The harrowing images are another sign of the desperation of migrants stuck in the southern city of Tapachula, at the border with Guatemala. Some migrants have to wait for months before their asylum applications are processed. In order to legally stay in the country, humanitarian visas will be issued to them.
The dramatic protest also reflects an increasingly tense situation in Tapachula, where a recent massive influx of thousands of migrants from Central and South America, Haiti and other countries has overwhelmed Mexican authorities.
The number of people applying for refugee or asylum status in Mexico has nearly doubled since 2019, reaching an all-time high of 131,448 claims in 2021 — 39 percent of which came from Haitians, according to government data released last month.
Roughly 70 percent of the asylum claims are processed in Tapachula, where the country’s largest immigration center is located.
Many migrants who participated in the demonstration said that they were frustrated by delays in processing their asylum claims.
“I got an appointment in three or four months and I don’t have the money to stay in this city for that long,” Rafael Hernandez, from Venezuela, told AFP.
Others said they were carrying out the dramatic action to shine a light on the difficult conditions they are living in, with many sleeping in parks and on street benches for weeks and relying on humanitarian aid for food. According to Reuters, the demonstration was attended by twelve people.
“I’m doing it for my daughter,” Yorgelis Rivera of Venezuela told the news agency. “She has not eaten anything in the last few hours and I see no solution from the authorities.”
“We are like prisoners here,” Rivera added, saying she has been waiting for a response from Mexico’s migration agency for more than a month.
In a news release, Mexico’s National Institute of Migration, the agency overseeing immigration matters, characterized the migrant mouth-sewing protest as “senseless.”
“It is very concerning that these measures were taken with the consent and support of those who call themselves their representatives, with the intention of pressuring migration authorities on a service that is already being provided,” the statement read.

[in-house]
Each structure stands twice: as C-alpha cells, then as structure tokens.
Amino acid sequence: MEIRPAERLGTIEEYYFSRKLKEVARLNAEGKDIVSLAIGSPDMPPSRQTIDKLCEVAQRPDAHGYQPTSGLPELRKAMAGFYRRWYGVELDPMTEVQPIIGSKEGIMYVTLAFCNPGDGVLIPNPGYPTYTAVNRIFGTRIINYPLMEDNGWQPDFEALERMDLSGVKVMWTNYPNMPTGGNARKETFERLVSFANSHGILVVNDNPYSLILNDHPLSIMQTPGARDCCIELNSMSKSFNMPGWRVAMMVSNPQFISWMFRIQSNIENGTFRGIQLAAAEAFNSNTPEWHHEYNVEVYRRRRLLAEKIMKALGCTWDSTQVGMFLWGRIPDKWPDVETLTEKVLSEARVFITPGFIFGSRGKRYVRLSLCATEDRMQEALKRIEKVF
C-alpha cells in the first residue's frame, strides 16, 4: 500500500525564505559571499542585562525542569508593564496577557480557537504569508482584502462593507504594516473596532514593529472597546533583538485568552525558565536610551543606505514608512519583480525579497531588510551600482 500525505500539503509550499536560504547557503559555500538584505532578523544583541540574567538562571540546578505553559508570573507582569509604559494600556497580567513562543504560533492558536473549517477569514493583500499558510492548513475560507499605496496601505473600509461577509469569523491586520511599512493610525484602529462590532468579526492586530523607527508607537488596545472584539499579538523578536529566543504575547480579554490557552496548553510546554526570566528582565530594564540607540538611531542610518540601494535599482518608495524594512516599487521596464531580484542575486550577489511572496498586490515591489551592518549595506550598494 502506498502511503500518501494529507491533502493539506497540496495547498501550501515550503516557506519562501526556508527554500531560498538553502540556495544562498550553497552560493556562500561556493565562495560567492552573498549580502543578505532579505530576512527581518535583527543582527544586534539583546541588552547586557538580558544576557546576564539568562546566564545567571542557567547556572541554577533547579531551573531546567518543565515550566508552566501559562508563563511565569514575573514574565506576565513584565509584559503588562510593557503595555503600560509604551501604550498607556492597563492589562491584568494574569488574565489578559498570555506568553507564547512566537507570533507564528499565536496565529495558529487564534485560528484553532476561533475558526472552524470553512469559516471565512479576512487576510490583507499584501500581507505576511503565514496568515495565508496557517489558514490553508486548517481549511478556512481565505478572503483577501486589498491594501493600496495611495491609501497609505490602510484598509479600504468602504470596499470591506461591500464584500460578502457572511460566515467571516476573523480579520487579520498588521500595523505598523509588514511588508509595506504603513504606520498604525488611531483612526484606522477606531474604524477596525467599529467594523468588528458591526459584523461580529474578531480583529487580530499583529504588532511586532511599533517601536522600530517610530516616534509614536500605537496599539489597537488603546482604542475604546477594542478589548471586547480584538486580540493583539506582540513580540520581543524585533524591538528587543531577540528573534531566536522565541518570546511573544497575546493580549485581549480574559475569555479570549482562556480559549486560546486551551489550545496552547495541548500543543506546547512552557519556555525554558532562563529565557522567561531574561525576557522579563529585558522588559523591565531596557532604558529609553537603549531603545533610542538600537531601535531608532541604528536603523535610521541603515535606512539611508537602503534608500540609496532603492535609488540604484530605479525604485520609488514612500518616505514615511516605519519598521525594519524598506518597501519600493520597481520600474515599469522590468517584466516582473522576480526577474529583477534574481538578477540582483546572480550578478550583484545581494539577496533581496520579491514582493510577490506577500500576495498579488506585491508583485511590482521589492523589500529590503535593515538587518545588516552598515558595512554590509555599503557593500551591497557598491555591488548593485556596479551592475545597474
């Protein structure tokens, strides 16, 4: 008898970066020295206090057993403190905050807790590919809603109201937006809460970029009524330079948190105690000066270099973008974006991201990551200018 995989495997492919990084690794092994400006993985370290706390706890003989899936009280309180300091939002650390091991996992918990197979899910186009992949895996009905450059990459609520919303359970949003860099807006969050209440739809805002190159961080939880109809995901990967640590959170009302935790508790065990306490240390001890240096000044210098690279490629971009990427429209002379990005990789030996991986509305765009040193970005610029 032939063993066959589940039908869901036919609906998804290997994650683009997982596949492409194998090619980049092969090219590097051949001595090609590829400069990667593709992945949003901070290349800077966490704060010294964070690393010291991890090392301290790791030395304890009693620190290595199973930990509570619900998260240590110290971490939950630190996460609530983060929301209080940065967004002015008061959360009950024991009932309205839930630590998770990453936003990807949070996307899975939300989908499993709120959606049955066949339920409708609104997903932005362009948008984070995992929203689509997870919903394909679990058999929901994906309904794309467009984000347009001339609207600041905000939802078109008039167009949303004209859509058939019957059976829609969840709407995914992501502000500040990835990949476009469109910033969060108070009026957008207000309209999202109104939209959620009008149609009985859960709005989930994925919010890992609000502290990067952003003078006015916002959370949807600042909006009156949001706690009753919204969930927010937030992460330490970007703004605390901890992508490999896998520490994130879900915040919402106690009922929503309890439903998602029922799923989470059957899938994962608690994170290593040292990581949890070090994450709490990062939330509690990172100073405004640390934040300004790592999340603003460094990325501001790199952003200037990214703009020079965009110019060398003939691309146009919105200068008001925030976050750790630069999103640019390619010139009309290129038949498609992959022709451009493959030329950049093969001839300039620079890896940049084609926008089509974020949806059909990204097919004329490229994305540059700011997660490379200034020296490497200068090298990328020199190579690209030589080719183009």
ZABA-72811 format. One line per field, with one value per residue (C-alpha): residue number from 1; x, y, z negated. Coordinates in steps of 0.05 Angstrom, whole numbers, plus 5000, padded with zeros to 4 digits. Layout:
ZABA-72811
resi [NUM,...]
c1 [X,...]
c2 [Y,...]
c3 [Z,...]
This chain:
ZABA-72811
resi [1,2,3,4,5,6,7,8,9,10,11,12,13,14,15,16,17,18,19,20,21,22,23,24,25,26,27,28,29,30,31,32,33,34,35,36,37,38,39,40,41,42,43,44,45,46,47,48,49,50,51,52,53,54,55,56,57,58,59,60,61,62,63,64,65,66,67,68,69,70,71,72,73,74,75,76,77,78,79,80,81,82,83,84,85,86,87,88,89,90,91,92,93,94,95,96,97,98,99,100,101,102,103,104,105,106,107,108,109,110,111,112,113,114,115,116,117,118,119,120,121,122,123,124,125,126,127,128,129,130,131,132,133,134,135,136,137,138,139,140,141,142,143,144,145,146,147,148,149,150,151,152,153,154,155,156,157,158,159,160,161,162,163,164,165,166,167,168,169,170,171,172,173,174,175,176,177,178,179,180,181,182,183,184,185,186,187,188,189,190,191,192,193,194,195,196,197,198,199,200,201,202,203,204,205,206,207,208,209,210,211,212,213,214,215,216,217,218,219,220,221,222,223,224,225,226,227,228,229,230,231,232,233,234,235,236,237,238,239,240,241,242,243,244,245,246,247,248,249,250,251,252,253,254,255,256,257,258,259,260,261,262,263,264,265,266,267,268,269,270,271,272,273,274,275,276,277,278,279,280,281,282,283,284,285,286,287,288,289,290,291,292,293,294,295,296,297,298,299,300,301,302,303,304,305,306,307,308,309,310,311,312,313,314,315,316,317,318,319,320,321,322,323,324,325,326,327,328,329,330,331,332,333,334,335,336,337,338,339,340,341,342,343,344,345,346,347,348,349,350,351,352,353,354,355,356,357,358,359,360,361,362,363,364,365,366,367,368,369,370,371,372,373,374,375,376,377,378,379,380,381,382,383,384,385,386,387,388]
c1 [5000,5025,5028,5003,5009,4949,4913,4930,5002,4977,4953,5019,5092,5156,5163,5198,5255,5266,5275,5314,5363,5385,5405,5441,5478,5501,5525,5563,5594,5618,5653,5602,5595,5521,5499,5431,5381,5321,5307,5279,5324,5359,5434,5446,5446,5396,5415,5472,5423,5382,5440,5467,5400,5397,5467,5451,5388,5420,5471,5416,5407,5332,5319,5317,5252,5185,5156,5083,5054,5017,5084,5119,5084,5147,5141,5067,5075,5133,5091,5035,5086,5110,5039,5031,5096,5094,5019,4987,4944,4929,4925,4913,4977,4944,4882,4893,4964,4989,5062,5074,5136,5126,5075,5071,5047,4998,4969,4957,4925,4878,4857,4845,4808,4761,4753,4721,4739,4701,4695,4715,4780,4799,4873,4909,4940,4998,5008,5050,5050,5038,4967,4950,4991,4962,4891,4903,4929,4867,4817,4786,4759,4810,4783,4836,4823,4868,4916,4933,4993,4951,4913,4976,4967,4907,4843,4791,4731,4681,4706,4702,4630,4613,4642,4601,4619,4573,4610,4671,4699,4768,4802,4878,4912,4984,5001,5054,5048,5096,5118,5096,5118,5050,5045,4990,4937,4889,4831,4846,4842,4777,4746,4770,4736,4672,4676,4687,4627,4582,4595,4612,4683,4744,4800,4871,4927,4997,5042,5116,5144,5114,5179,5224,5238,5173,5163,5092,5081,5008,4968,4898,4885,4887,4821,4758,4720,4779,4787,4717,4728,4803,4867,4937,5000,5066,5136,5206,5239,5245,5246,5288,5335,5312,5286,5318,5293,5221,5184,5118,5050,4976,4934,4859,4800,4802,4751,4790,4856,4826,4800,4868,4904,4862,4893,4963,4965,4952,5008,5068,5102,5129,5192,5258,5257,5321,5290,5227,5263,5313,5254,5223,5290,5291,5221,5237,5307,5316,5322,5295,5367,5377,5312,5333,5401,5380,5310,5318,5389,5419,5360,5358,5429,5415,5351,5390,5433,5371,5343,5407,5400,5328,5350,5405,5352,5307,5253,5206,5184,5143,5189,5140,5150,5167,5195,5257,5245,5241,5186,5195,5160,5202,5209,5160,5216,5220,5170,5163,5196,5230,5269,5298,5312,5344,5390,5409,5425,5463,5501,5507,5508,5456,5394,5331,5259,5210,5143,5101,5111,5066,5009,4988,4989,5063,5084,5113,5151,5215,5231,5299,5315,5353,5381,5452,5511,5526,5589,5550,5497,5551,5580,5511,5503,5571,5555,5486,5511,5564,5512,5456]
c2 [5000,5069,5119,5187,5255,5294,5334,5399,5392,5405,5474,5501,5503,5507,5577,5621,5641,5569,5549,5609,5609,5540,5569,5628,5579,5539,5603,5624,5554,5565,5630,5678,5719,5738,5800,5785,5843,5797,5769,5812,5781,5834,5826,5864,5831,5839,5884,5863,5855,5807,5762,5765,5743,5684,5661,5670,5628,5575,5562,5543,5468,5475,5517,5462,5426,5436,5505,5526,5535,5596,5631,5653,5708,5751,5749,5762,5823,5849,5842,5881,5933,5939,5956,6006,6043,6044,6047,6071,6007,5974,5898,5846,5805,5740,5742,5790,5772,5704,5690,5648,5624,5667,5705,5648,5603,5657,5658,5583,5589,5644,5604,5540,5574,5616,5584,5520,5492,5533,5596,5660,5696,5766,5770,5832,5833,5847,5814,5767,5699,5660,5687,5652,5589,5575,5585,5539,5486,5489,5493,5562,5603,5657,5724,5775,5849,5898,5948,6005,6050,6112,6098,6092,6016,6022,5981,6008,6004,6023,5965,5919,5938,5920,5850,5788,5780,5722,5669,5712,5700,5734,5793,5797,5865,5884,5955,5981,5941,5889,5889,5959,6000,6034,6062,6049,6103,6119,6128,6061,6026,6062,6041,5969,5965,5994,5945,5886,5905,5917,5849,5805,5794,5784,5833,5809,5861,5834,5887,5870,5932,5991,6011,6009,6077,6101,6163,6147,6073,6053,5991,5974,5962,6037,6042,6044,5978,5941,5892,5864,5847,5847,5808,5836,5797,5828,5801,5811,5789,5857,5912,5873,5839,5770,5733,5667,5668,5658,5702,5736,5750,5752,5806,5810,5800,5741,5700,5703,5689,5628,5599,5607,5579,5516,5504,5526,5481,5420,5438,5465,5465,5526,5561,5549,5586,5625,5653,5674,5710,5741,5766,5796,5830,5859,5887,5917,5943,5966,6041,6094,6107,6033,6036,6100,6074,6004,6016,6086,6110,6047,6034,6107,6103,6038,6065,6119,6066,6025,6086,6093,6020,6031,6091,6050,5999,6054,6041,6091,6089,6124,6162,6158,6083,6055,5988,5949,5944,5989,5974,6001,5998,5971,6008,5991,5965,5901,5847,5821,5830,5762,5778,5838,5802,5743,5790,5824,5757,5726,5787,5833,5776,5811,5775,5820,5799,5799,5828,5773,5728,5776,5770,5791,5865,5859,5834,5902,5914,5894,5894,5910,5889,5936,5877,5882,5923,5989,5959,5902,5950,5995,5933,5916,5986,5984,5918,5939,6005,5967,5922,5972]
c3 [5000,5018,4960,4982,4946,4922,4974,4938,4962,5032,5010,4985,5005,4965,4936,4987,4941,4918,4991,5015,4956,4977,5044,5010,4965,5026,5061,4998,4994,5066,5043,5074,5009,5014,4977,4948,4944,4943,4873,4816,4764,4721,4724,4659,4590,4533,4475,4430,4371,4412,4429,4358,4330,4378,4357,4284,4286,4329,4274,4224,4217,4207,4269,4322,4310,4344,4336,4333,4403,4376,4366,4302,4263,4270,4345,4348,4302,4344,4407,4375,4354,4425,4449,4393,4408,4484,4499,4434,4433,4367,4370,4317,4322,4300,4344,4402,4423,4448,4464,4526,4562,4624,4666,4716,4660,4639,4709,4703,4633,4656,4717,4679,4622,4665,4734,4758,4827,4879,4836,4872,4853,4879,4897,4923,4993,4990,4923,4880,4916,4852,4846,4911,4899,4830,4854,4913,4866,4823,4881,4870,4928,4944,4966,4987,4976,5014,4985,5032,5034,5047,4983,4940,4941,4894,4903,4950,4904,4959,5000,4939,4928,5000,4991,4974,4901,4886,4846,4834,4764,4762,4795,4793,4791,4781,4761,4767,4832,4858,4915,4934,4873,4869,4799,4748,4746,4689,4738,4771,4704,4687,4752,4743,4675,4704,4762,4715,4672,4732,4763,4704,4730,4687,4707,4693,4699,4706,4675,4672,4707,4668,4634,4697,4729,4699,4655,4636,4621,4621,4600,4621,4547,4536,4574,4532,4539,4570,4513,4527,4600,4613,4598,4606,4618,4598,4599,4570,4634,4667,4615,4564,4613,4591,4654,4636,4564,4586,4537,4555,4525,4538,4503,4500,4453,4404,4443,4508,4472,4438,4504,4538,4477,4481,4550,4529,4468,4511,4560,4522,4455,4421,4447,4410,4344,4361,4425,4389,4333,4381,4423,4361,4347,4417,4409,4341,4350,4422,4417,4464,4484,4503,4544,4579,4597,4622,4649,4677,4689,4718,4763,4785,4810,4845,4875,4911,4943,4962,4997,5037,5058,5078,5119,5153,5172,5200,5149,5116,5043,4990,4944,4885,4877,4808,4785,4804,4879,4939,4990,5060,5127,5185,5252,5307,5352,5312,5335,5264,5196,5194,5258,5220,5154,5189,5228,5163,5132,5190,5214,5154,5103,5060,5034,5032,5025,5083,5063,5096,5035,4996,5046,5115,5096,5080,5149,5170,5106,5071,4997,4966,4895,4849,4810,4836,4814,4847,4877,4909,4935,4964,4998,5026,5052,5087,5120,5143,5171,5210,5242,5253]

Mexican immigration authorities said they are dealing with asylum requests and giving priority to “vulnerable groups like children, adolescents, pregnant women, crime victims, people with disabilities and senior citizens.”
In recent years, Mexico has faced mounting pressure from the United States to stem the massive flow of migrants fleeing violence, poverty and climate change, and prevent them from reaching the U.S-Mexico border.
In return, the Mexican government has repeatedly urged the Biden administration to increase funding for Mexico and Central America — where most of the migrants come from — to create more jobs and deter migration.
During the 2021 fiscal year, U.S. authorities took more than 1.7 million migrants into custody along the Mexico border, an all-time high. Arrests by the Border Patrol also reached the highest levels ever recorded, according to U.S. Customs and Border Protection data obtained by The Washington Post. While migrants have not sought asylum in Mexico, there has been an increase in asylum seekers from Mexico due to increased U.S. border enforcement and slowdowns in U.S. asylum process. According to migrant advocates and human rights groups, this has further strained an already flawed immigration system.
Raymundo Tamayo, Mexico director for the International Rescue Committee, a humanitarian aid group, said the “exponential growth” in the number of migrants seeking protection in Mexico, either to stay in the country or continue north, has posed significant financial and logistical challenges to Mexico’s immigration system. While Mexico’s migration laws are in line with international ones, reality is quite different. “The asylum system has been completely surpassed.”
Dana Graber Ladek, chief of mission in Mexico with the U.N. International Organization for Migration, said the group has seen an unprecedented number of individuals arriving in Mexico, not only from Central and South America, but from as far as Africa and Asia.
Graber said the “drastic” measures taken by migrants Tuesday “reflects a lack of migration alternatives for these individuals who are applying for asylum, even if they might not qualify for it.”
“The asylum system is oversaturated at this point, and this is precisely why we are looking for alternatives working with the government of Mexico, hoping to identify ways to change their visa system and offer work permits for individuals who are interested in staying in Mexico,” she added.